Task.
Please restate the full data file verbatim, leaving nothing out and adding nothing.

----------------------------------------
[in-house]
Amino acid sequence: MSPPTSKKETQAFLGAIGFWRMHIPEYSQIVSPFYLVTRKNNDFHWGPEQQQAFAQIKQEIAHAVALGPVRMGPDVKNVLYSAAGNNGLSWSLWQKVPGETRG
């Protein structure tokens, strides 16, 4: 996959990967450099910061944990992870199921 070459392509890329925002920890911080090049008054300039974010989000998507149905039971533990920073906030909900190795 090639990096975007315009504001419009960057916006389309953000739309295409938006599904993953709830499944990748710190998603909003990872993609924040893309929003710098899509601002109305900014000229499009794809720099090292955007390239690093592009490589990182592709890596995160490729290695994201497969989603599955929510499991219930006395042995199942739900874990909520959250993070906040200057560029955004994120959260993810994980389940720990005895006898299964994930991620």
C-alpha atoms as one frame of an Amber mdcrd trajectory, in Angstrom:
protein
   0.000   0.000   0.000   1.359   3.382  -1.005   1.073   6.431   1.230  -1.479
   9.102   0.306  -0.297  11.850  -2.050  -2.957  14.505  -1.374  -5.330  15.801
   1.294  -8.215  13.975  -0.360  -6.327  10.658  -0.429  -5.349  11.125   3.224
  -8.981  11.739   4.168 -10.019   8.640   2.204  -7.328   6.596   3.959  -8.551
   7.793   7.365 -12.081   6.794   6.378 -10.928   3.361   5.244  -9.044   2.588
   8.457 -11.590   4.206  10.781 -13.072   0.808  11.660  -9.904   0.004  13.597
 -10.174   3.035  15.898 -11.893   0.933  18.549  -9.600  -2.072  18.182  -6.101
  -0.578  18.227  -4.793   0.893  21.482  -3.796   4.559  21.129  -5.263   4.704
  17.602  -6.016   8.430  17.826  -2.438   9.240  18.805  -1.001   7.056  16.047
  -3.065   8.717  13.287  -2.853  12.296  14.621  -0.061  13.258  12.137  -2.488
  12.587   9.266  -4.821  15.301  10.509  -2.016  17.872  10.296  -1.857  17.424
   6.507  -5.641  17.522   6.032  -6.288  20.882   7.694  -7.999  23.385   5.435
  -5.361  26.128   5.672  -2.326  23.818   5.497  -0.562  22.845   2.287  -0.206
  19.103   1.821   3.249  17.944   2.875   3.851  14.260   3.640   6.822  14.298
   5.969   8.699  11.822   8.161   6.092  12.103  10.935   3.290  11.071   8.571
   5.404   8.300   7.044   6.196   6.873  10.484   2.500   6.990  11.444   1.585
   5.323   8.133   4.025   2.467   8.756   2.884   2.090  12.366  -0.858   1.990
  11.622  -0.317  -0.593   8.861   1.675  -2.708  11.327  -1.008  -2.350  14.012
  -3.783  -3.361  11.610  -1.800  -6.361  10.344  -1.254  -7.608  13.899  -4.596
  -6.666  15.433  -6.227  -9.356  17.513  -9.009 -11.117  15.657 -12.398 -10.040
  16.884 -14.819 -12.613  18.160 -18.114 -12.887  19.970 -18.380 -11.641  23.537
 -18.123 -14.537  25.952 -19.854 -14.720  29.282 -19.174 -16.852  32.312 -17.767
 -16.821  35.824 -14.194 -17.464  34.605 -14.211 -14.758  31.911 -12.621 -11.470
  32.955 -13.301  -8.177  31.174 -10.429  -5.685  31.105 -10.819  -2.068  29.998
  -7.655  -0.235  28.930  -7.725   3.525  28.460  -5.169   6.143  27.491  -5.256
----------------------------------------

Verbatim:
[in-house]
Amino acid sequence: MSPPTSKKETQAFLGAIGFWRMHIPEYSQIVSPFYLVTRKNNDFHWGPEQQQAFAQIKQEIAHAVALGPVRMGPDVKNVLYSAAGNNGLSWSLWQKVPGETRG
């Protein structure tokens, strides 16, 4: 996959990967450099910061944990992870199921 070459392509890329925002920890911080090049008054300039974010989000998507149905039971533990920073906030909900190795 090639990096975007315009504001419009960057916006389309953000739309295409938006599904993953709830499944990748710190998603909003990872993609924040893309929003710098899509601002109305900014000229499009794809720099090292955007390239690093592009490589990182592709890596995160490729290695994201497969989603599955929510499991219930006395042995199942739900874990909520959250993070906040200057560029955004994120959260993810994980389940720990005895006898299964994930991620």
C-alpha atoms as one frame of an Amber mdcrd trajectory, in Angstrom:
protein
   0.000   0.000   0.000   1.359   3.382  -1.005   1.073   6.431   1.230  -1.479
   9.102   0.306  -0.297  11.850  -2.050  -2.957  14.505  -1.374  -5.330  15.801
   1.294  -8.215  13.975  -0.360  -6.327  10.658  -0.429  -5.349  11.125   3.224
  -8.981  11.739   4.168 -10.019   8.640   2.204  -7.328   6.596   3.959  -8.551
   7.793   7.365 -12.081   6.794   6.378 -10.928   3.361   5.244  -9.044   2.588
   8.457 -11.590   4.206  10.781 -13.072   0.808  11.660  -9.904   0.004  13.597
 -10.174   3.035  15.898 -11.893   0.933  18.549  -9.600  -2.072  18.182  -6.101
  -0.578  18.227  -4.793   0.893  21.482  -3.796   4.559  21.129  -5.263   4.704
  17.602  -6.016   8.430  17.826  -2.438   9.240  18.805  -1.001   7.056  16.047
  -3.065   8.717  13.287  -2.853  12.296  14.621  -0.061  13.258  12.137  -2.488
  12.587   9.266  -4.821  15.301  10.509  -2.016  17.872  10.296  -1.857  17.424
   6.507  -5.641  17.522   6.032  -6.288  20.882   7.694  -7.999  23.385   5.435
  -5.361  26.128   5.672  -2.326  23.818   5.497  -0.562  22.845   2.287  -0.206
  19.103   1.821   3.249  17.944   2.875   3.851  14.260   3.640   6.822  14.298
   5.969   8.699  11.822   8.161   6.092  12.103  10.935   3.290  11.071   8.571
   5.404   8.300   7.044   6.196   6.873  10.484   2.500   6.990  11.444   1.585
   5.323   8.133   4.025   2.467   8.756   2.884   2.090  12.366  -0.858   1.990
  11.622  -0.317  -0.593   8.861   1.675  -2.708  11.327  -1.008  -2.350  14.012
  -3.783  -3.361  11.610  -1.800  -6.361  10.344  -1.254  -7.608  13.899  -4.596
  -6.666  15.433  -6.227  -9.356  17.513  -9.009 -11.117  15.657 -12.398 -10.040
  16.884 -14.819 -12.613  18.160 -18.114 -12.887  19.970 -18.380 -11.641  23.537
 -18.123 -14.537  25.952 -19.854 -14.720  29.282 -19.174 -16.852  32.312 -17.767
 -16.821  35.824 -14.194 -17.464  34.605 -14.211 -14.758  31.911 -12.621 -11.470
  32.955 -13.301  -8.177  31.174 -10.429  -5.685  31.105 -10.819  -2.068  29.998
  -7.655  -0.235  28.930  -7.725   3.525  28.460  -5.169   6.143  27.491  -5.256